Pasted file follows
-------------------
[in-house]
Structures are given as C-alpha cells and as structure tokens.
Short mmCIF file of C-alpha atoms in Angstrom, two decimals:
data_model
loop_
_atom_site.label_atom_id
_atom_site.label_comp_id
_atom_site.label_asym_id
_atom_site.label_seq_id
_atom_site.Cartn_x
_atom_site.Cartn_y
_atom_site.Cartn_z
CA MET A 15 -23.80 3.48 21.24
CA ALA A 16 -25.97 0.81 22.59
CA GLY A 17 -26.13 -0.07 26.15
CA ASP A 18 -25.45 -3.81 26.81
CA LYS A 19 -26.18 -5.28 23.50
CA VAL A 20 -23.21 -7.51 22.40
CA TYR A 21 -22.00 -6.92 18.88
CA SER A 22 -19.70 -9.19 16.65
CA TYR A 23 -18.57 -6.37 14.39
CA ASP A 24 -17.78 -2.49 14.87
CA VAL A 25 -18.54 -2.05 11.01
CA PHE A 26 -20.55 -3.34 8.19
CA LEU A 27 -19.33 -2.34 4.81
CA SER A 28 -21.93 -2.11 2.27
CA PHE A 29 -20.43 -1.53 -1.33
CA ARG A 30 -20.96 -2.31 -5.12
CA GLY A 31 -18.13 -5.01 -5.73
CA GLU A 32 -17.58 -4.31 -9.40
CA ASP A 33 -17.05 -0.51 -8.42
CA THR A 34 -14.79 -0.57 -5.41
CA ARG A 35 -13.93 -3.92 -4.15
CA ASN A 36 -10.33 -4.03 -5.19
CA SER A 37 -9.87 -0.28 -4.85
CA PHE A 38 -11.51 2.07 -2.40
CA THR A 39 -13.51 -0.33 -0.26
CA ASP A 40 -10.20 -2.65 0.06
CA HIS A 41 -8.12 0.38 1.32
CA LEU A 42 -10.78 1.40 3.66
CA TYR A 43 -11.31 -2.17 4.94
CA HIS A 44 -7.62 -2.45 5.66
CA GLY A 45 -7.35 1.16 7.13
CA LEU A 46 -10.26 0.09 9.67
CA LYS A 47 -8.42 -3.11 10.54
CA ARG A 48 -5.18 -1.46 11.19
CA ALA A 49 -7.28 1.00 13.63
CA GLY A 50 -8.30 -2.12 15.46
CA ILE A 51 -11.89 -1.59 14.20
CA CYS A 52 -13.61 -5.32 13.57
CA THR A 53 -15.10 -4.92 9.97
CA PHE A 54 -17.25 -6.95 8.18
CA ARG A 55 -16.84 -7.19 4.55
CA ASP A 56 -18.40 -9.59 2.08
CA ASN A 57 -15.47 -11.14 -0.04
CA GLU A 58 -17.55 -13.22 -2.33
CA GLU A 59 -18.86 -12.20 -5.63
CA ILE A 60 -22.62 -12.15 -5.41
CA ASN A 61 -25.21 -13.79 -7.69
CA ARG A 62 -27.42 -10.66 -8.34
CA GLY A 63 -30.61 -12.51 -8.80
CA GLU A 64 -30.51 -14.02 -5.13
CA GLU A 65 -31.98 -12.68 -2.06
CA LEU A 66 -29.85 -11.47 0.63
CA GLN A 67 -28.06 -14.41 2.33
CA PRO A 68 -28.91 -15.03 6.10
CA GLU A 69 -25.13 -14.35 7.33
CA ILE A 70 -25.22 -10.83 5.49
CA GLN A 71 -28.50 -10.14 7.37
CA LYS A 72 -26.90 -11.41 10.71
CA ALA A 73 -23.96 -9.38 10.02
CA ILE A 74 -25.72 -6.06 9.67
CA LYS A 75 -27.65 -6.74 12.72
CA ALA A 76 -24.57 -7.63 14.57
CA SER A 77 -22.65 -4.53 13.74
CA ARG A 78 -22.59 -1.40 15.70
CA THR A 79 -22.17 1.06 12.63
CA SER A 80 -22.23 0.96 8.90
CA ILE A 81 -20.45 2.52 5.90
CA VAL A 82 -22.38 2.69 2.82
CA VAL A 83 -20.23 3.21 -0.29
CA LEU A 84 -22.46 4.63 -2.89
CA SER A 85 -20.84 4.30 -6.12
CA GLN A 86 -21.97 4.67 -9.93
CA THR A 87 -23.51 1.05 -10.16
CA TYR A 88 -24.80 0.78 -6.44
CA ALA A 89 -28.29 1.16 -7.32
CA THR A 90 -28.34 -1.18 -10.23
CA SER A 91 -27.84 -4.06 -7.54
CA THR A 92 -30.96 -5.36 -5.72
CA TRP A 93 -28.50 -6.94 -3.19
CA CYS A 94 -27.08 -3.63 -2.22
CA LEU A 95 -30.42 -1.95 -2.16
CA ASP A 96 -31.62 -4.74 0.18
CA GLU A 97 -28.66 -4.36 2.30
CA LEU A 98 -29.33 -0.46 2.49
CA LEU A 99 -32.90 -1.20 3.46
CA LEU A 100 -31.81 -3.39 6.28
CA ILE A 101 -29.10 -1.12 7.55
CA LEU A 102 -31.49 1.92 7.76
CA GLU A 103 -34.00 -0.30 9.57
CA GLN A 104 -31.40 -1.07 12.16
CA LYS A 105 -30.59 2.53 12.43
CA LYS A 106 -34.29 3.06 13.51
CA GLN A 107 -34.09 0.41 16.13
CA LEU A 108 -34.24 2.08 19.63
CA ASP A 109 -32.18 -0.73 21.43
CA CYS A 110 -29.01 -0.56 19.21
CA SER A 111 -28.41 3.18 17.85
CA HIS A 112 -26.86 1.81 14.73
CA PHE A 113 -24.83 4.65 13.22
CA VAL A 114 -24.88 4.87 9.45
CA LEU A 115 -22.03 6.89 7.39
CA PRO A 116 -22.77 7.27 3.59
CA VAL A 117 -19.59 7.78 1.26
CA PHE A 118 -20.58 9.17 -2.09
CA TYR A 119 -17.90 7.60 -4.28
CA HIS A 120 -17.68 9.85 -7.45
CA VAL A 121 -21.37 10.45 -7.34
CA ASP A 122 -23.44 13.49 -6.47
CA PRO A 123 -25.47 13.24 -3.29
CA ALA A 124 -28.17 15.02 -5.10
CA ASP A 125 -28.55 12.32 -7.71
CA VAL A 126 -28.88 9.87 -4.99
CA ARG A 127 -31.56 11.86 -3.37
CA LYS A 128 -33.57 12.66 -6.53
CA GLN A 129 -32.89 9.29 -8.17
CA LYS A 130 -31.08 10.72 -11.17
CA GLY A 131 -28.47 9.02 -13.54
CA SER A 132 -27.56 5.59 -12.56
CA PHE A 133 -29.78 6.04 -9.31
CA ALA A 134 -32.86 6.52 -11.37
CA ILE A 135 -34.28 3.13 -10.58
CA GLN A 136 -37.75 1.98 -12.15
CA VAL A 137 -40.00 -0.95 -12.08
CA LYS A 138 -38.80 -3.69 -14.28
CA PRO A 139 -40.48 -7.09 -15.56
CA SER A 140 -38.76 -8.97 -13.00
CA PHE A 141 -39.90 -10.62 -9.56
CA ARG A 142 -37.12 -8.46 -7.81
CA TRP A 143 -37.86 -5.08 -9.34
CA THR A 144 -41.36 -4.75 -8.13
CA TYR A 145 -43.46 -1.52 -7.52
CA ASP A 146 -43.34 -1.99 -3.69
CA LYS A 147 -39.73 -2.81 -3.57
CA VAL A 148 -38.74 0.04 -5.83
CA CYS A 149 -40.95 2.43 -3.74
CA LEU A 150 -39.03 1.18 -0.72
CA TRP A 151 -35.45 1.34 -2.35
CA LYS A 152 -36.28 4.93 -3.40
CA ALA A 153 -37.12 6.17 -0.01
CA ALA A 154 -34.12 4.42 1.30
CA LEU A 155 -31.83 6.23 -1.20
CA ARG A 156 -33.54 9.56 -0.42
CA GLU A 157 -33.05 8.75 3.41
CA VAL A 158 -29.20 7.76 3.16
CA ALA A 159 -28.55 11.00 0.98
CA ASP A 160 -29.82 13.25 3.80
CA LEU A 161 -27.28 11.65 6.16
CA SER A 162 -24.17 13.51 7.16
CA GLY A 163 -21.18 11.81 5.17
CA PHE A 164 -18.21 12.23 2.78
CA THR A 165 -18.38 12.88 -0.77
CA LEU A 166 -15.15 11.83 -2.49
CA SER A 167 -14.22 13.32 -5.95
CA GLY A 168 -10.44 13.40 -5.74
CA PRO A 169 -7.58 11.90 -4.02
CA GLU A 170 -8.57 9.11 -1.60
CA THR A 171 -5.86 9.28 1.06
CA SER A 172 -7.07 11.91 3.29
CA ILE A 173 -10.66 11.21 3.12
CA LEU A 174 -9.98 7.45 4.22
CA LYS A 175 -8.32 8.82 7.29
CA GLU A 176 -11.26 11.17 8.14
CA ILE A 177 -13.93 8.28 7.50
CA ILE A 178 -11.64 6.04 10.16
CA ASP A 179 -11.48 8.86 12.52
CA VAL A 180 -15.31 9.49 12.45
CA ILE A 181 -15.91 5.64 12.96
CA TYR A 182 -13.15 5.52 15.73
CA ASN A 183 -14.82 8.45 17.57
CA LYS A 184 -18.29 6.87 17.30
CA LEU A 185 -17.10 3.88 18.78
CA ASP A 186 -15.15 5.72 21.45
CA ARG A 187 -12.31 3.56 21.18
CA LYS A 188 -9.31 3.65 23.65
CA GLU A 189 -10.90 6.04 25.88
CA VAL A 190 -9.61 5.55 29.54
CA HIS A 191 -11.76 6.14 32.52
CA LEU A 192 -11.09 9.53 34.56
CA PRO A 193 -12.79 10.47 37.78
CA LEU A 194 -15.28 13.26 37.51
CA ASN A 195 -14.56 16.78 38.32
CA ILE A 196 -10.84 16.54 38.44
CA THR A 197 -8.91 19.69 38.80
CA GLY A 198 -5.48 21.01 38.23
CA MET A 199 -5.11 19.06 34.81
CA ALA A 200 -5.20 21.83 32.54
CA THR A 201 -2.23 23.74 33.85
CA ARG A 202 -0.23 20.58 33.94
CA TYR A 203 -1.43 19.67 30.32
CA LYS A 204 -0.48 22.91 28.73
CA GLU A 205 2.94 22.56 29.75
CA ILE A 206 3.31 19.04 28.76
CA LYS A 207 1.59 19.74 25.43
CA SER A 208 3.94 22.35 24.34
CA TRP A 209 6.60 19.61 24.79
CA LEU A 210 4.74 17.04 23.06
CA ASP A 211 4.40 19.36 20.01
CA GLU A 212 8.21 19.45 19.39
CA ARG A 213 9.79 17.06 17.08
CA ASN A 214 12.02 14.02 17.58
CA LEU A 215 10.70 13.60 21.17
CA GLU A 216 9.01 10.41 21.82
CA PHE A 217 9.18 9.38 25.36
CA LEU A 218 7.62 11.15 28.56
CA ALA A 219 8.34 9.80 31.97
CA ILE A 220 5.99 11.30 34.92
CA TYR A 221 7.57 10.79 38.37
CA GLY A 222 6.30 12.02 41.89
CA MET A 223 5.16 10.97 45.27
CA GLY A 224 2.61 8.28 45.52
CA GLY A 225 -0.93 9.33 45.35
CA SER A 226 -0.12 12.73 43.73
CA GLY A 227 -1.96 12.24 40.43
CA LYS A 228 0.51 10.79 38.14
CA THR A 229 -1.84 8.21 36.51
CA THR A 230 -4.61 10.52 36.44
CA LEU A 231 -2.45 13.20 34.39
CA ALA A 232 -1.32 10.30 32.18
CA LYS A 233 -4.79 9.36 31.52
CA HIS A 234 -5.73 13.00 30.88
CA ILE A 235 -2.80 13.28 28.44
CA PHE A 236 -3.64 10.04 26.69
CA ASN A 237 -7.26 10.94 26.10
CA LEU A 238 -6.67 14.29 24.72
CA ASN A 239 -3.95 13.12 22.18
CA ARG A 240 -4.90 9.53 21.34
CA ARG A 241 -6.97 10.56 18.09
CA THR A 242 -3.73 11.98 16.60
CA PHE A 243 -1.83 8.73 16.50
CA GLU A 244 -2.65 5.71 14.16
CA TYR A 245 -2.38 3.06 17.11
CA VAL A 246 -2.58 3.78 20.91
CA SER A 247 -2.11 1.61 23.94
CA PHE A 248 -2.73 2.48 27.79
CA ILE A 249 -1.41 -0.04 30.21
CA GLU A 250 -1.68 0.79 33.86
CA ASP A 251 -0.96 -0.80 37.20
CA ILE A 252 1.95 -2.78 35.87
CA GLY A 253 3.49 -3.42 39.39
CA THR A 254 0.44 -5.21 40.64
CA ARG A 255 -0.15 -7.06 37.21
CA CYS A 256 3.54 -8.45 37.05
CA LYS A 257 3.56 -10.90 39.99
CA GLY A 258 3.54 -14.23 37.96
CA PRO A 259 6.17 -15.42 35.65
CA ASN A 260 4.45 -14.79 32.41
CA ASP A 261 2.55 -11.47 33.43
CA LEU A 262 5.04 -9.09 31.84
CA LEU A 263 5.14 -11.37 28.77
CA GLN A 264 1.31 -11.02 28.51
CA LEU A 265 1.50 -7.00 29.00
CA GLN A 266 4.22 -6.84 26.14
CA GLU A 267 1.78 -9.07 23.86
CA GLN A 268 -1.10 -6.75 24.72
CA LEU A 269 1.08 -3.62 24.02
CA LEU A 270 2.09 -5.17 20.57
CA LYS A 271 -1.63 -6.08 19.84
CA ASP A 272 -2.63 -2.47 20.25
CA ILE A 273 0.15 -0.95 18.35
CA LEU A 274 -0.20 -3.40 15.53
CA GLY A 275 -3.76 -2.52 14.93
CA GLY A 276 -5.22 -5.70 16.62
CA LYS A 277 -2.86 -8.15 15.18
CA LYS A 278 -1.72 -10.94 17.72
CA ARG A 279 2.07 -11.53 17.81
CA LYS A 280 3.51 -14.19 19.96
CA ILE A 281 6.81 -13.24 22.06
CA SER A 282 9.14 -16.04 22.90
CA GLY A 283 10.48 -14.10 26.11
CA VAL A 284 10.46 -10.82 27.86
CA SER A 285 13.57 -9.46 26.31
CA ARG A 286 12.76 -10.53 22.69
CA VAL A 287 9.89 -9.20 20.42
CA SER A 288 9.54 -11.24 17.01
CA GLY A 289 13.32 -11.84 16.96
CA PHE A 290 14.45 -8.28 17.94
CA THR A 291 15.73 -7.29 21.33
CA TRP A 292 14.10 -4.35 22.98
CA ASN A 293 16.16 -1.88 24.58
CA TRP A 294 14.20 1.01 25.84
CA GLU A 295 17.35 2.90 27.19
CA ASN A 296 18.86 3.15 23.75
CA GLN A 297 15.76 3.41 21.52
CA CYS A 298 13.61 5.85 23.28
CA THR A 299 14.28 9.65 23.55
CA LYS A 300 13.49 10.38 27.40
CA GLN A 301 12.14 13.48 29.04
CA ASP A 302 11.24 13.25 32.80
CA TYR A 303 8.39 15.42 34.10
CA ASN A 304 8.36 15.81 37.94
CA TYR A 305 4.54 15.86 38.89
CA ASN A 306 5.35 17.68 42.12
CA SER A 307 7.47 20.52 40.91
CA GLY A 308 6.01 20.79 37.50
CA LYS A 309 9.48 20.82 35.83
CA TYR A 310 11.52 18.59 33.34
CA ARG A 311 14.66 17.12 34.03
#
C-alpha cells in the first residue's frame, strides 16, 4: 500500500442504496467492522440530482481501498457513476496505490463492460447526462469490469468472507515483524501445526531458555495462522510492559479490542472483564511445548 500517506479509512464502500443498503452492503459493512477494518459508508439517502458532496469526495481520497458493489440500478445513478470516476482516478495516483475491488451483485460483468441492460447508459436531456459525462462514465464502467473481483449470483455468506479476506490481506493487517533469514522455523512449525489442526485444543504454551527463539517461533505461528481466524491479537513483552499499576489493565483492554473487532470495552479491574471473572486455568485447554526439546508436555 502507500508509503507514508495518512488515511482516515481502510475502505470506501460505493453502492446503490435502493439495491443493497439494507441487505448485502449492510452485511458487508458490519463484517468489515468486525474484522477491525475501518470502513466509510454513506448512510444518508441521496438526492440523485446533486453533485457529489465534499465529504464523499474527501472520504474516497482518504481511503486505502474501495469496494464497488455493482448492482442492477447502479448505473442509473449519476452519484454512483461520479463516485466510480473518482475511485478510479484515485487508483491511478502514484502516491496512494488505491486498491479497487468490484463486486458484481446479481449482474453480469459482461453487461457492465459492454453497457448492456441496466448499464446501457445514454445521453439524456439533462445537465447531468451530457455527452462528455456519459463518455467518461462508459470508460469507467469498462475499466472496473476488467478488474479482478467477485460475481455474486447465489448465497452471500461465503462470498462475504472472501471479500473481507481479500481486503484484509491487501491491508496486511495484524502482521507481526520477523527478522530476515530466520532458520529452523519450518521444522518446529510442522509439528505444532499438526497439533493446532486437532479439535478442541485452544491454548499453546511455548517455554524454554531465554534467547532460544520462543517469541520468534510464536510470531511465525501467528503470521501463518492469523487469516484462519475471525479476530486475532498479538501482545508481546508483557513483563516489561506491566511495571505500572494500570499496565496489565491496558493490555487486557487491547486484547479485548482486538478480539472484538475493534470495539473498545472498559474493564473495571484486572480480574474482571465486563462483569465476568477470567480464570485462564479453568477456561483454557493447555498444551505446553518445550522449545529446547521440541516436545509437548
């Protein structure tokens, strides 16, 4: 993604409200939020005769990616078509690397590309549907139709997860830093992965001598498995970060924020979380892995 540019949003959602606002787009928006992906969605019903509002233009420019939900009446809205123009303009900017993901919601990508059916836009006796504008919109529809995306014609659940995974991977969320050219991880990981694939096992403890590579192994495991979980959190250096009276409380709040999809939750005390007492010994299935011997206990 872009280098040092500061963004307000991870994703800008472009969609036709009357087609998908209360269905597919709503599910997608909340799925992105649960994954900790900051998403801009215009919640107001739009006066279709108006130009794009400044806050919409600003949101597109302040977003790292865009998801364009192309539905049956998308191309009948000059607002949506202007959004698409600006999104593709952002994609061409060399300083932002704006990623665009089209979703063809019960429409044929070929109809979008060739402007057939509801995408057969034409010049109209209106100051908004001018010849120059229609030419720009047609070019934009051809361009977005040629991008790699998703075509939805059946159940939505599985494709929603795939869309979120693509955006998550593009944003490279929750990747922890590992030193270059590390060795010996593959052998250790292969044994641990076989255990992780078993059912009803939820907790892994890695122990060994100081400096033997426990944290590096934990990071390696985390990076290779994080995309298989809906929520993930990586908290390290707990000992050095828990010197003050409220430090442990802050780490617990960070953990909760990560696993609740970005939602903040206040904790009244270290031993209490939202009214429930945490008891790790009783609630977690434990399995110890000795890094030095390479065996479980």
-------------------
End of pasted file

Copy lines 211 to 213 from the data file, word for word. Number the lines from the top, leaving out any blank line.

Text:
CA ARG A 213 9.79 17.06 17.08
CA ASN A 214 12.02 14.02 17.58
CA LEU A 215 10.70 13.60 21.17